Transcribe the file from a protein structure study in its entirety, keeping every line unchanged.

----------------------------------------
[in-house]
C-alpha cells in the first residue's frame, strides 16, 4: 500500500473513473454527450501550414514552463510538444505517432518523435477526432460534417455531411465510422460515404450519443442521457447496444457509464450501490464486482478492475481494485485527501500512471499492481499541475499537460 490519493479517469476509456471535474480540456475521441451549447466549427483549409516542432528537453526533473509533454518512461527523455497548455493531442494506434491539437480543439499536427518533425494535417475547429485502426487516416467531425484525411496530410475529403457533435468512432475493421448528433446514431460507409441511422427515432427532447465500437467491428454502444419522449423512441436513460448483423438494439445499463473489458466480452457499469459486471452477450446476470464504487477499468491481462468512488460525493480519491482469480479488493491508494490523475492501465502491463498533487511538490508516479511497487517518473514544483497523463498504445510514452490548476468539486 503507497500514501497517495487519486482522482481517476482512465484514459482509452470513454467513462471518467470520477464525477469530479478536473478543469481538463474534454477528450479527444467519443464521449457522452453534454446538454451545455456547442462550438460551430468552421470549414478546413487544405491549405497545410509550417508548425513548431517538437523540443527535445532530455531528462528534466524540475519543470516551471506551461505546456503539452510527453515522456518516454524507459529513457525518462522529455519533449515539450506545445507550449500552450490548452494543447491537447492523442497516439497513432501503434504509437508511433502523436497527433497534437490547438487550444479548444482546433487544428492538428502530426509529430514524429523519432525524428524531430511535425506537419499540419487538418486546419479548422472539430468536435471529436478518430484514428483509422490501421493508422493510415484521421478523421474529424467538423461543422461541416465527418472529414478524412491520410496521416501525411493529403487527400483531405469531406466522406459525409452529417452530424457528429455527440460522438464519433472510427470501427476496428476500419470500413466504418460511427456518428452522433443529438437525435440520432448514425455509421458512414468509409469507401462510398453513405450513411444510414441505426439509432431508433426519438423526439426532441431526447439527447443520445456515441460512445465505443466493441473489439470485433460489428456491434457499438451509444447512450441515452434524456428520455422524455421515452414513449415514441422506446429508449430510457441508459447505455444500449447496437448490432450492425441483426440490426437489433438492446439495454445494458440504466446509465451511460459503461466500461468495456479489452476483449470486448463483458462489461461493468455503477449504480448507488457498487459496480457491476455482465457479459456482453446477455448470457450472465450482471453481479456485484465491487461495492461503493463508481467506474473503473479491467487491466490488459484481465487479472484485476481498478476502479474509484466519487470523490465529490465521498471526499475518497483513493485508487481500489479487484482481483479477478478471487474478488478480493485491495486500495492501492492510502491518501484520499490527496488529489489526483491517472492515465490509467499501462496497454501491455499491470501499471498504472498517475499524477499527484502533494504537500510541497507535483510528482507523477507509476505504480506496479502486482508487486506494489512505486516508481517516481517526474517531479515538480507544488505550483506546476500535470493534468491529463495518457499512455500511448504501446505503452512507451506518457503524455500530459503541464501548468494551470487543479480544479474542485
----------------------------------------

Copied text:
[in-house]
C-alpha cells in the first residue's frame, strides 16, 4: 500500500473513473454527450501550414514552463510538444505517432518523435477526432460534417455531411465510422460515404450519443442521457447496444457509464450501490464486482478492475481494485485527501500512471499492481499541475499537460 490519493479517469476509456471535474480540456475521441451549447466549427483549409516542432528537453526533473509533454518512461527523455497548455493531442494506434491539437480543439499536427518533425494535417475547429485502426487516416467531425484525411496530410475529403457533435468512432475493421448528433446514431460507409441511422427515432427532447465500437467491428454502444419522449423512441436513460448483423438494439445499463473489458466480452457499469459486471452477450446476470464504487477499468491481462468512488460525493480519491482469480479488493491508494490523475492501465502491463498533487511538490508516479511497487517518473514544483497523463498504445510514452490548476468539486 503507497500514501497517495487519486482522482481517476482512465484514459482509452470513454467513462471518467470520477464525477469530479478536473478543469481538463474534454477528450479527444467519443464521449457522452453534454446538454451545455456547442462550438460551430468552421470549414478546413487544405491549405497545410509550417508548425513548431517538437523540443527535445532530455531528462528534466524540475519543470516551471506551461505546456503539452510527453515522456518516454524507459529513457525518462522529455519533449515539450506545445507550449500552450490548452494543447491537447492523442497516439497513432501503434504509437508511433502523436497527433497534437490547438487550444479548444482546433487544428492538428502530426509529430514524429523519432525524428524531430511535425506537419499540419487538418486546419479548422472539430468536435471529436478518430484514428483509422490501421493508422493510415484521421478523421474529424467538423461543422461541416465527418472529414478524412491520410496521416501525411493529403487527400483531405469531406466522406459525409452529417452530424457528429455527440460522438464519433472510427470501427476496428476500419470500413466504418460511427456518428452522433443529438437525435440520432448514425455509421458512414468509409469507401462510398453513405450513411444510414441505426439509432431508433426519438423526439426532441431526447439527447443520445456515441460512445465505443466493441473489439470485433460489428456491434457499438451509444447512450441515452434524456428520455422524455421515452414513449415514441422506446429508449430510457441508459447505455444500449447496437448490432450492425441483426440490426437489433438492446439495454445494458440504466446509465451511460459503461466500461468495456479489452476483449470486448463483458462489461461493468455503477449504480448507488457498487459496480457491476455482465457479459456482453446477455448470457450472465450482471453481479456485484465491487461495492461503493463508481467506474473503473479491467487491466490488459484481465487479472484485476481498478476502479474509484466519487470523490465529490465521498471526499475518497483513493485508487481500489479487484482481483479477478478471487474478488478480493485491495486500495492501492492510502491518501484520499490527496488529489489526483491517472492515465490509467499501462496497454501491455499491470501499471498504472498517475499524477499527484502533494504537500510541497507535483510528482507523477507509476505504480506496479502486482508487486506494489512505486516508481517516481517526474517531479515538480507544488505550483506546476500535470493534468491529463495518457499512455500511448504501446505503452512507451506518457503524455500530459503541464501548468494551470487543479480544479474542485